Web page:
2.5. Creating Spectral Metrics

Various spectral and landscape metrics can increase our ability to accurately discretize the landscape [69,70]. We therefore calculated additional characteristics to parametrize our models. Univariate Pearson’s product-moment linear correlation analyses among the variables were also conducted (Table 1). Three spectral metrics expected to improve classification accuracy were calculated based on differing ratios between spectral bands: the Normalized Difference Vegetation Index (NDVI, [71]), Normalized Difference Water Index (NDWI, [72]), and Normalized Difference Soil Index (NDSI, [73]).
The NDVI is a well-established indicator for the presence and condition (i.e., abundance, vigor, and health) of vegetation [71]. The radiometrically calibrated reflectances of WV2 band 5 (Red) and band 7 (NIR1) were used to compute the NDVI. Healthy and abundant vegetation reflects strongly in the near-infrared portion of the spectrum while absorbing strongly in the visible red light portion, yielding high positive NDVI values. Sparse, stressed, and flooded vegetation has smaller positive NDVI values. Open water bodies yield negative values due to larger red reflectance than NIR. The NDVI values for bare soil ground are near zero due to their similar reflectance in both bands. The NDVI value in the study area ranges from −0.46 to 0.87 (data not shown).
We also calculated the NDWI following Wolf [73], based on the reflectance of WV2 band 1 (B1, Coastal) and band 8 (B8, NIR2) as ((B1 − B8)/(B1 + B8)). Water features in the NDWI will typically have positive values, while soil and vegetation will have negative or zero values [74]. NDWI values in the study area range from −0.61 to 0.83 (data not shown).
The NDSI discriminates soils from other background objects and was computed using WV2 shortwave bands 3 (B3, green) and 4 (B4, yellow; [73]) as ((B3 − B4)/(B3 + B4)). It is used to quantify dissimilarities of vegetation cover density and soil properties [75]. Despite the need for the shortwave infrared (SWIR) band to generate an index capable of discriminating soils from other objects (i.e., brightness intensity of soils is higher at longer wavelengths), the ratio of the aforementioned two visible bands of the WV2 dataset was consistently found to be a robust index in similar applications capable of discriminating soil from other image objects [73,76]. Exposed soils, non-photosynthesizing vegetation, and inundated areas tend to exhibit negative and low positive NDSI values, while healthy vegetated areas have higher positive NDSI values. For the study area, the NDSI ranges from −0.41 to 0.54 (data not shown).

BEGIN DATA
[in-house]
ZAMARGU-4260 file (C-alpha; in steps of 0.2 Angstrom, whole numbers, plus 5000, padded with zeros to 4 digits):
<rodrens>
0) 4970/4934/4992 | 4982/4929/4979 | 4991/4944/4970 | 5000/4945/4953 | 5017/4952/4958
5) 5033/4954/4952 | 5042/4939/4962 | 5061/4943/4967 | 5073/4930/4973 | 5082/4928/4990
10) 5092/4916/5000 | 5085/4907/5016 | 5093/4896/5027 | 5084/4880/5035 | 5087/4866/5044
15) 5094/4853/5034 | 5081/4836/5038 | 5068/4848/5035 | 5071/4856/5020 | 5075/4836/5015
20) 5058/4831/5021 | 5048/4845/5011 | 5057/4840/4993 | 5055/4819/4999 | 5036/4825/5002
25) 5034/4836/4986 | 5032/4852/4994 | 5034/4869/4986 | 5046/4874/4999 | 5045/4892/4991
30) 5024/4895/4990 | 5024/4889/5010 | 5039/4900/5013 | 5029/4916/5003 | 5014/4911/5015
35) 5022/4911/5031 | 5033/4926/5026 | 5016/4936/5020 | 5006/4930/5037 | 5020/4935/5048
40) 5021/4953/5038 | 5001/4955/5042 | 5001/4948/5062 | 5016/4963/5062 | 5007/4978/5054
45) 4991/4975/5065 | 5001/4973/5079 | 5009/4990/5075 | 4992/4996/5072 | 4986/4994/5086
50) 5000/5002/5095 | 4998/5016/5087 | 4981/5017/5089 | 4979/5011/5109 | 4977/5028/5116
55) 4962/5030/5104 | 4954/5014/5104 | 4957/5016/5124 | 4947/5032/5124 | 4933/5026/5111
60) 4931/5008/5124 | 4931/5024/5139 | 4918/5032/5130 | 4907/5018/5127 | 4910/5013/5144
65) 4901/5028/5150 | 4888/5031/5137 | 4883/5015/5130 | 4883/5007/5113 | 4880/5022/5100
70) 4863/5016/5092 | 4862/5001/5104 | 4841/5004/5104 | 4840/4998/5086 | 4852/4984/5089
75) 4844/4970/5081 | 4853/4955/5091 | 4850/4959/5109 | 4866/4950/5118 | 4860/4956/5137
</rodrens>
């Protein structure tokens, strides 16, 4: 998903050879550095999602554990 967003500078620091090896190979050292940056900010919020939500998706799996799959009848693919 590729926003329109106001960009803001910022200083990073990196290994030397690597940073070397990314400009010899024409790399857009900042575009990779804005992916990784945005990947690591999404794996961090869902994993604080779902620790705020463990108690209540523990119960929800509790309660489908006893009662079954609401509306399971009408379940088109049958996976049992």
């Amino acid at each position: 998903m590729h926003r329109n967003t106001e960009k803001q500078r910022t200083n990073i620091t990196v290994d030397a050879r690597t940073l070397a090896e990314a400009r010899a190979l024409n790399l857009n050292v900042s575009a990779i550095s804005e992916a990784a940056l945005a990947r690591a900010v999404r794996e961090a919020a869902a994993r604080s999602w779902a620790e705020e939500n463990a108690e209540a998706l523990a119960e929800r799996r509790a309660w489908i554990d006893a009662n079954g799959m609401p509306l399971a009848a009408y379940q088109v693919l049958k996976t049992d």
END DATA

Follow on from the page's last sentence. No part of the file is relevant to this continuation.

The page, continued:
We also calculated a texture metric [77] to characterize the spatial structure of the wetland vegetation and habitat [78]. We quantified the homogeneity texture variable using Gray Level Co-occurrence Matrices [79] with a grayscale quantification level of 64 and a 3 × 3 processing window. Water surfaces and emergent grasses have relatively smooth texture and subsequently high homogeneity values. Forested and scrub-shrub habitats have relatively rough texture and low homogeneity values, providing a contrast in habitat classification. Textural values in the study area range from 0.0 to 1.0 (data not shown).

2.6. Landscape Metrics and Topographic Data

To represent spatial associations and domain knowledge [69,70], we also introduced three hydrogeomorphic metrics: landscape/topographic position, distributary stream channels, and surface depressions. We further assigned elevation data to each ROI.

2.6.1. Landscape/Topographic Position Variable

The Selenga River Delta has a protruding fan shape with a loam- and sand-rich soil. The outer boundary of the delta is configured by a chain of long sand spits (depositional sandbars) (see Figure 2). Between the sandbar chain and the vegetated delta front is a subaqueous deltaic plain composed of silt and clay sediments. Hydrogeomorphologically, the delta is composed of low, central, and high portions. The low, northern, peripheral portion of the delta is subjected to regular floods [80]. The central floodplain and southern high islands are only flooded during high floods, and the floodplain terraces are typically not affected by floodwater. The floodplain terraces have flat or slightly undulating surfaces, which is complicated by the natural levees along former and present river channels [80].
We used the depositional sandbars described above to delineate the peripheral “shoreline” extent for the Selenga River Delta. Then the shortest distance from each WV2 pixel to the delta shoreline was created as an ancillary geographic information system (GIS) layer to indicate the landscape/topographic position along the relevant gradient in the broader landscape from lowlands, to midlands or central areas, to highlands. This variable is also closely related to the magnitude of seiches created from strong prevailing winds across the lake.

2.6.2. Distance to Stream Channels